The Wildlife Trusts' Nature Reserves Guide
Ed. Geoffrey Young
pub. The Wildlife Trusts, 1999
Paperback, 256 pages, £6.99
A glitsy and glamorously illustrated book the 'Nature Reserves Guides' is not. Rather, this publication has a more utilitarian look and feel, yet doesn't suffer from being so.
The Wildlife Trusts have taken 200 of the best of their 2300+ reserves around the regions and devoted a page to a 'hands on' review of what's available at each of these sites. A boxout provides information on the nearest town, OS map reference, details on the location and access, plus a simple nutshell overview of the reserve. For example, Clunton Coppice is described as: ' 56 acres (23 ha) of broadleaved coppice woodland on the steep south flank of the Clun valley. It is a scheduled SSSI. '
Each page then goes on to feature a simple but clear map of the Reserve with a 'key' to its terrain and footpaths; one or more 'at a glance' icons depicting the special features - meadow flowers and butterflies, wild flowers and songbirds to mention but a few; and then a fuller description of the location's flora and fauna.
These main descriptions are factual rather than flowery, in terms of language, and often contain historical information about the work carried out by the local Trust: 'There was a problem with rampaging rhododendron, planted last century, but much has been removed to allow native flowers to grow.' [Mere Sands Wood]
At other times the text is more species specific: ' The kingfisher is seen here and the wet is also a magnet for frog, toad and newt - and grass snake which hunts them. Dragonflies and damselflies are common.' [Dry Sandford Pit]
While the bulk of the book is devoted to these single page guides to each nature reserve, the front section of the Guide includes a few pages on 'Conservation in Action'; looking at some of the types of action being taken in different types of habitat - woodland, grassland, wetlands, heaths and moors, and coastal areas. Also included is a list of the individual Trusts along with snail-mail and e-mail addresses, plus phone numbers. And there are pages on Trust visitor centres and shops, volunteering to help, and a useful section on what you can expect from a Trust reserve, and some common-sense expectations of visitors (following paths, controlling dogs, and so on). Also provided are a place name index, and a species index for those who may want to follow a particular line of interest.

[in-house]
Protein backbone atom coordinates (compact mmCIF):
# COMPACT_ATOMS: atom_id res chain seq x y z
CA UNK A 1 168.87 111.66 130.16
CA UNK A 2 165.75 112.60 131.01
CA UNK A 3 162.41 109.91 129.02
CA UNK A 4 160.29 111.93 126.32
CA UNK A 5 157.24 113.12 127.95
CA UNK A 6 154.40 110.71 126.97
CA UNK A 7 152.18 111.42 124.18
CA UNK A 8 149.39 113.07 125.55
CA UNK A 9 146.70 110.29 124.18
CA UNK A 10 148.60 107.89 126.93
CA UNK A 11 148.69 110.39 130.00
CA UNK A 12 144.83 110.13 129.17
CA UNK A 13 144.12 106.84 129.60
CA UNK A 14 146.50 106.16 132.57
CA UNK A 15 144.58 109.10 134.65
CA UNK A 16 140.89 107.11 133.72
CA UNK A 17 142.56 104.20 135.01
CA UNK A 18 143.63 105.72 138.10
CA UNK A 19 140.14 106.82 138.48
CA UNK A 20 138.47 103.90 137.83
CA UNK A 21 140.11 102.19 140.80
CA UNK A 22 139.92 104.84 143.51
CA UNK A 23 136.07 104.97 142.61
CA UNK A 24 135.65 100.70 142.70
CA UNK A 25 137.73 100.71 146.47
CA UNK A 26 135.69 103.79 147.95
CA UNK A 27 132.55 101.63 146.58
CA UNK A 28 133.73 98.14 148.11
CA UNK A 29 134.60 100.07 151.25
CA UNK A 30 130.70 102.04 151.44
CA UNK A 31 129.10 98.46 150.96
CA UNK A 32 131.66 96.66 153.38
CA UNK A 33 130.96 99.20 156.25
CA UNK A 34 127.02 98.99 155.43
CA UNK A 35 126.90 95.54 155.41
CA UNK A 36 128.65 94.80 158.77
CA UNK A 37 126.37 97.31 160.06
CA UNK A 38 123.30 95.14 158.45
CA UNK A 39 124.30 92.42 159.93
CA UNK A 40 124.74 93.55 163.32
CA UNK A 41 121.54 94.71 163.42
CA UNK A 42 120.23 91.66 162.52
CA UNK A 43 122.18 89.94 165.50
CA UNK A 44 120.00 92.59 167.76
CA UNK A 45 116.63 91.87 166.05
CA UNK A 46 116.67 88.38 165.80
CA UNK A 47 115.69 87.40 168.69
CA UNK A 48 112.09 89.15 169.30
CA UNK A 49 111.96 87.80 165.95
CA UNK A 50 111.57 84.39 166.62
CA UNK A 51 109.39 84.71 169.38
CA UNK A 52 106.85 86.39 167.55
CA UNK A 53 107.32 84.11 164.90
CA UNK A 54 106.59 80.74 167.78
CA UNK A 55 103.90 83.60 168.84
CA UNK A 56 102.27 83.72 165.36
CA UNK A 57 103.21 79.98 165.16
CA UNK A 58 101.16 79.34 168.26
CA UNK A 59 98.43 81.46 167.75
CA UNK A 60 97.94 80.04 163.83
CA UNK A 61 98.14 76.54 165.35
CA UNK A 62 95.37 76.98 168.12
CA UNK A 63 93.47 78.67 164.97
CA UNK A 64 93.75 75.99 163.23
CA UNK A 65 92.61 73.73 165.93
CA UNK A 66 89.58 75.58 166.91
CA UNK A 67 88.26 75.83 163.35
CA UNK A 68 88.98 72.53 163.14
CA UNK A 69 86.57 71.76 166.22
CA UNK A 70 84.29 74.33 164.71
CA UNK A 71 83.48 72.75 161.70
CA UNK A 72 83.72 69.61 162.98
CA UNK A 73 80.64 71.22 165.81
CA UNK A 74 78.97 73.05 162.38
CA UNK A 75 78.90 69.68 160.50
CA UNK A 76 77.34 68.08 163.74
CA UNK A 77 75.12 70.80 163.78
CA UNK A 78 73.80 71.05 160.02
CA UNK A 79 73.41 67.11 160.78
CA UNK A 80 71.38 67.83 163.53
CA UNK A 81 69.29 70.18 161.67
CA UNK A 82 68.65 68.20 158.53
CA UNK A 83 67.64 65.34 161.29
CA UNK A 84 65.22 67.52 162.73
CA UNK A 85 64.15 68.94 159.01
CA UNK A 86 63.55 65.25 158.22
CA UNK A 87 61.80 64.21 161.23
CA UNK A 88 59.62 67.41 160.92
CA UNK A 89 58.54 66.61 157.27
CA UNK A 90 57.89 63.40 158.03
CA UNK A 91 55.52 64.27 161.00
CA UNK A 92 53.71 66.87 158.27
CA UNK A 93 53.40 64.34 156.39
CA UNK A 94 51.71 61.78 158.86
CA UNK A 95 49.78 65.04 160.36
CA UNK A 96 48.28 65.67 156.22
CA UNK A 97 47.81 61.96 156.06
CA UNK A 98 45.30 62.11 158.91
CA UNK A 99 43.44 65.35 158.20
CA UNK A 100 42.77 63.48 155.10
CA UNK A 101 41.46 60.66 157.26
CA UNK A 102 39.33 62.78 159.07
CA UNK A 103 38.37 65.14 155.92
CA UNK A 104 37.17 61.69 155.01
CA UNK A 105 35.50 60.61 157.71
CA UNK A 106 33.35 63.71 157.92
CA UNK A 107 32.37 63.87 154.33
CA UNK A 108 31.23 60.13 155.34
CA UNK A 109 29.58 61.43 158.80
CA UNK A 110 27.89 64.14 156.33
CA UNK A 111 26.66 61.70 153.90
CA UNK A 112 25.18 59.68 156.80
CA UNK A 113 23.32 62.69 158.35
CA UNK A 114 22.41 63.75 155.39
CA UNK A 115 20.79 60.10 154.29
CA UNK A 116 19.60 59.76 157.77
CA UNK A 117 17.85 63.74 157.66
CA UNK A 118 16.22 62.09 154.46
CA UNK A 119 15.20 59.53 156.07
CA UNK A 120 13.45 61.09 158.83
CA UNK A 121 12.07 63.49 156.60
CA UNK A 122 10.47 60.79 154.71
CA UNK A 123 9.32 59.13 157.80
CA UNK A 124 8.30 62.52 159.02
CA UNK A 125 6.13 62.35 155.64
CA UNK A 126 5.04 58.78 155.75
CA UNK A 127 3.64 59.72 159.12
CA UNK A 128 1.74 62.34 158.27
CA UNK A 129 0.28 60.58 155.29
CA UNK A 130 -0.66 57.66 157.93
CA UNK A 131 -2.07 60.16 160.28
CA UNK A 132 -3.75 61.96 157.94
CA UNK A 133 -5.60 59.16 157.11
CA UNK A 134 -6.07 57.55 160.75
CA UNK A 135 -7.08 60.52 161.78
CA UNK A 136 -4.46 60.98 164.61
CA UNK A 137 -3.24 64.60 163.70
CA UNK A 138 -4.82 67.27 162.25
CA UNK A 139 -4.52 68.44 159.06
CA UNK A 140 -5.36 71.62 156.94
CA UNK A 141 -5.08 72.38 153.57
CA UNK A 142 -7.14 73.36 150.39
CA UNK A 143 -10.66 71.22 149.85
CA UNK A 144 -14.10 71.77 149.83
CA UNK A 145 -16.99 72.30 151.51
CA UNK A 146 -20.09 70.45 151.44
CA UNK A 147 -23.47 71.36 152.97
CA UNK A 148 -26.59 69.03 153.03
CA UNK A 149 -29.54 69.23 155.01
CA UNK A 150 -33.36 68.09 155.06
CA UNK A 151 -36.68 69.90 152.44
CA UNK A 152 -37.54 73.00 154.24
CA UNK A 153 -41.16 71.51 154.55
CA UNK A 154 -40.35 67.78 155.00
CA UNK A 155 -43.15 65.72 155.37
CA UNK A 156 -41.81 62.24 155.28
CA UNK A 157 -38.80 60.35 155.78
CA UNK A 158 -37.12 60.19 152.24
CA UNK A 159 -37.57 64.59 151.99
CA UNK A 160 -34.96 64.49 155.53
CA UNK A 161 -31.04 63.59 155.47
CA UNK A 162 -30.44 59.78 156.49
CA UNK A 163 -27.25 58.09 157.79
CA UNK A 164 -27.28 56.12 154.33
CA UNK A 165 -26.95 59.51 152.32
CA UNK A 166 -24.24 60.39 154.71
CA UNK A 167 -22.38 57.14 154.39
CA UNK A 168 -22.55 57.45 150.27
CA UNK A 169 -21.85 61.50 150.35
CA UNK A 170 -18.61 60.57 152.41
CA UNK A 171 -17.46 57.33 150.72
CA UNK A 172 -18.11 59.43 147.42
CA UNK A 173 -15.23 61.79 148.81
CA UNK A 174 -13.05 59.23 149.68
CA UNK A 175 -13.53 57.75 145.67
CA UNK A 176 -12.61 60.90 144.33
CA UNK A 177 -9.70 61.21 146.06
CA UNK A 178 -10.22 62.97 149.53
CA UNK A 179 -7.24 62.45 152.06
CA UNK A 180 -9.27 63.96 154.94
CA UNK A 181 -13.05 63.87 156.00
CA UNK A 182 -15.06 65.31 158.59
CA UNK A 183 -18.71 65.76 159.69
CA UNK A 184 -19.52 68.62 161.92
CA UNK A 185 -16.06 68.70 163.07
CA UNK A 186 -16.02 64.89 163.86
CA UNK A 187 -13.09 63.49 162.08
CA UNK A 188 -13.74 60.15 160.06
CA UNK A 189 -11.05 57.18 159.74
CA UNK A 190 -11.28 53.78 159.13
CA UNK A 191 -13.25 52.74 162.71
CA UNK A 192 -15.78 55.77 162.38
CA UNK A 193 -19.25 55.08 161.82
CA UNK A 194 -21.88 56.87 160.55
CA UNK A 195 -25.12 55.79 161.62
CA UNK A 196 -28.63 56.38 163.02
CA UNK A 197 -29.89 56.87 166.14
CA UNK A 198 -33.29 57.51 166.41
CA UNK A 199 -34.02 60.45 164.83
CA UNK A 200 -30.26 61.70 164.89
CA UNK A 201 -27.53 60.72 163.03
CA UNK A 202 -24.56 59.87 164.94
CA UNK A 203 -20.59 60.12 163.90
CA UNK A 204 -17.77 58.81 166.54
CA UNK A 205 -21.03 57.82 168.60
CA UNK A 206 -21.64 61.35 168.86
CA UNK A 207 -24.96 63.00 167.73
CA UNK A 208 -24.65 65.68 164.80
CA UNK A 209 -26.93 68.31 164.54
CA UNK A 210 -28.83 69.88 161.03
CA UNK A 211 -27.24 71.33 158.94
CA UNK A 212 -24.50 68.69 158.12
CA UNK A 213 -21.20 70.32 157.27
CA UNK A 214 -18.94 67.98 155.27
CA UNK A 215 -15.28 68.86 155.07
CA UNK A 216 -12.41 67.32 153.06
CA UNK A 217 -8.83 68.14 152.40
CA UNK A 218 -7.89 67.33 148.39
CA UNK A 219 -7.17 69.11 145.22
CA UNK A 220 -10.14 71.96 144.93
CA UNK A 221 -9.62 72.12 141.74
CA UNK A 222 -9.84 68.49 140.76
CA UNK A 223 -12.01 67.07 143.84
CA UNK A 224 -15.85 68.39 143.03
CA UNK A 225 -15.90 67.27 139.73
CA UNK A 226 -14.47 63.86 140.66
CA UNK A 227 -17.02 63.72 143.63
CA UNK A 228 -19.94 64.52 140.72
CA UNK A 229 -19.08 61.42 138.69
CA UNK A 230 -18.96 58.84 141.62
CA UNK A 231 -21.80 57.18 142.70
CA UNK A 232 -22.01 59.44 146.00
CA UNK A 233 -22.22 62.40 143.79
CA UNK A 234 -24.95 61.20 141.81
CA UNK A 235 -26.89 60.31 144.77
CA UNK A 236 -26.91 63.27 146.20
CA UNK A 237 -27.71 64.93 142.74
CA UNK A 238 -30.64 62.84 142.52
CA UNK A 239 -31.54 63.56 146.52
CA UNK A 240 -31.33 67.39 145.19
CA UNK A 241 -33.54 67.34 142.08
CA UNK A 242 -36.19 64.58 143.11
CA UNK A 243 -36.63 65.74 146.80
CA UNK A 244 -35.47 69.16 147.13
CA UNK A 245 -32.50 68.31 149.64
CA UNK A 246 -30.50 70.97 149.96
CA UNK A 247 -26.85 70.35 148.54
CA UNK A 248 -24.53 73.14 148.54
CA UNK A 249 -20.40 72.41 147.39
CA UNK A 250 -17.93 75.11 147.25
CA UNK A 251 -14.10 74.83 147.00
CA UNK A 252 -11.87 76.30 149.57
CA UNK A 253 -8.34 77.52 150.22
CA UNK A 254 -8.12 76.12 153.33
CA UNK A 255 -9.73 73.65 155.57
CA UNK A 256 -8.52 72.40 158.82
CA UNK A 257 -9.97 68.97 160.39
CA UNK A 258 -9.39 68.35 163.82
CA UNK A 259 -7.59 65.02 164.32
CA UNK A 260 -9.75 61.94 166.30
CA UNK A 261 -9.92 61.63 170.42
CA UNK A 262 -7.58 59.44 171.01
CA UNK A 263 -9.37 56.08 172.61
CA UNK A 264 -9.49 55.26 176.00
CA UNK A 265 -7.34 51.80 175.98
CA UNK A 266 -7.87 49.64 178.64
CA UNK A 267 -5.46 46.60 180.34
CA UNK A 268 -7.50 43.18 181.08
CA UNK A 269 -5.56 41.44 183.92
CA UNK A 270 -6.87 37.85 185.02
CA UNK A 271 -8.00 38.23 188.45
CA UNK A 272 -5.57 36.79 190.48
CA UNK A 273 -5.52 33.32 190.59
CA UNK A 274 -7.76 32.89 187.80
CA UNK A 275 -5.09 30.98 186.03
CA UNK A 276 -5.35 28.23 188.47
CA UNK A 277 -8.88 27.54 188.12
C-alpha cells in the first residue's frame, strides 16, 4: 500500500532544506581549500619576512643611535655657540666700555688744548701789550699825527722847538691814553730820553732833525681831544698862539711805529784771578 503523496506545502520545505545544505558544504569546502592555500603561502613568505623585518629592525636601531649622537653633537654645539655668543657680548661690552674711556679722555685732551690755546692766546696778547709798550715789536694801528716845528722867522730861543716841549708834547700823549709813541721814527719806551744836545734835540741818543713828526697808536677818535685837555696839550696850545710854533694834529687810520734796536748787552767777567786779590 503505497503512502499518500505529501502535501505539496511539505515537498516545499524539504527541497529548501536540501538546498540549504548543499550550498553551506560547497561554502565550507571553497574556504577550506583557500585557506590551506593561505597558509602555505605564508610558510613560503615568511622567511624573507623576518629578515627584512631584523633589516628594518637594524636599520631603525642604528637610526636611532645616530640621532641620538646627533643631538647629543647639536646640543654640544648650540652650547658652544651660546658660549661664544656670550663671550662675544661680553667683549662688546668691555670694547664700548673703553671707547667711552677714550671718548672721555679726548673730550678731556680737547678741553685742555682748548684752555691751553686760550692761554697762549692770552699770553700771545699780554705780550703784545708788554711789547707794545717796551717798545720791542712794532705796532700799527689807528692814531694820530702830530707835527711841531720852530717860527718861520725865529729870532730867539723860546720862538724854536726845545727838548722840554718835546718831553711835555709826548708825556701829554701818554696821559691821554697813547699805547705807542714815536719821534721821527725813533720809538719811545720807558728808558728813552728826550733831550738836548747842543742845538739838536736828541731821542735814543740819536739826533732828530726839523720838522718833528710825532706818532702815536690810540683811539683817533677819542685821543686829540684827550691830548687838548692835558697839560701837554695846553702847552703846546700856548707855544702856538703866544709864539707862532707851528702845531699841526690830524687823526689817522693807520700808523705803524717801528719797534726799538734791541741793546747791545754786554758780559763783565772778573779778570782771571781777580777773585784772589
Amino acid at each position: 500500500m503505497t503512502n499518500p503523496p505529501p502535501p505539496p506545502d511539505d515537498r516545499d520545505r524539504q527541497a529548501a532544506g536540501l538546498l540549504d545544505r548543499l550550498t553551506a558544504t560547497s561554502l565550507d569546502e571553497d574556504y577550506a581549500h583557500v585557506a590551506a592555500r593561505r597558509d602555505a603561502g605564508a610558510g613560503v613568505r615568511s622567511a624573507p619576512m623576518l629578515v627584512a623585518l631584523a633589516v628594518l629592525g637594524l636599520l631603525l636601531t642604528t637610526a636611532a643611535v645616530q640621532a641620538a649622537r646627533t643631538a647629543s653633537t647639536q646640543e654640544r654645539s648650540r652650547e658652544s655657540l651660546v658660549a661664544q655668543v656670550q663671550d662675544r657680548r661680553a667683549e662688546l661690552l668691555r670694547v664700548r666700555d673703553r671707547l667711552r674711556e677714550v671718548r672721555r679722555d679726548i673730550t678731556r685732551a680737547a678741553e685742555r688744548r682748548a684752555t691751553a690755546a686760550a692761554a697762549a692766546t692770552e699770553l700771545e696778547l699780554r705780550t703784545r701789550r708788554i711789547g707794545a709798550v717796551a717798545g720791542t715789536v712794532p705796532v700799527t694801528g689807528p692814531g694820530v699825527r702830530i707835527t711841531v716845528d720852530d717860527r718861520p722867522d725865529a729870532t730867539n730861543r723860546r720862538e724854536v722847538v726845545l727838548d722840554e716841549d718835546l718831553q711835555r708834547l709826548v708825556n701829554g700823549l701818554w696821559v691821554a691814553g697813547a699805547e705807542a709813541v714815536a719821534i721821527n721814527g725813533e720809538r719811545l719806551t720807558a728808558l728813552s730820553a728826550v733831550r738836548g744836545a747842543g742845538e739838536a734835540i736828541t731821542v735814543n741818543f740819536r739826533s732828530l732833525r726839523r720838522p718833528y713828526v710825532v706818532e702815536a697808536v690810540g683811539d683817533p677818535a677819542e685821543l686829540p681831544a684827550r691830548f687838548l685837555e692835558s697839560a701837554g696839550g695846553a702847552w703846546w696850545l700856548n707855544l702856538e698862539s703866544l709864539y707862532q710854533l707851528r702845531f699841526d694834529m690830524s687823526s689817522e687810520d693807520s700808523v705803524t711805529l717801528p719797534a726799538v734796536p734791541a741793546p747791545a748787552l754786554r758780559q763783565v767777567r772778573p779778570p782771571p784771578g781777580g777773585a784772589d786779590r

Excellently clear and concise, this is a publication well recommended to foot-slogging nature lovers who like to get out there and see the countryside and nature for themselves. It's not a 'read', but the sort of book you'd want to keep in the car when touring around Britain, or handy at home when planning what to do with those forthcoming holiday breaks and spare weekends.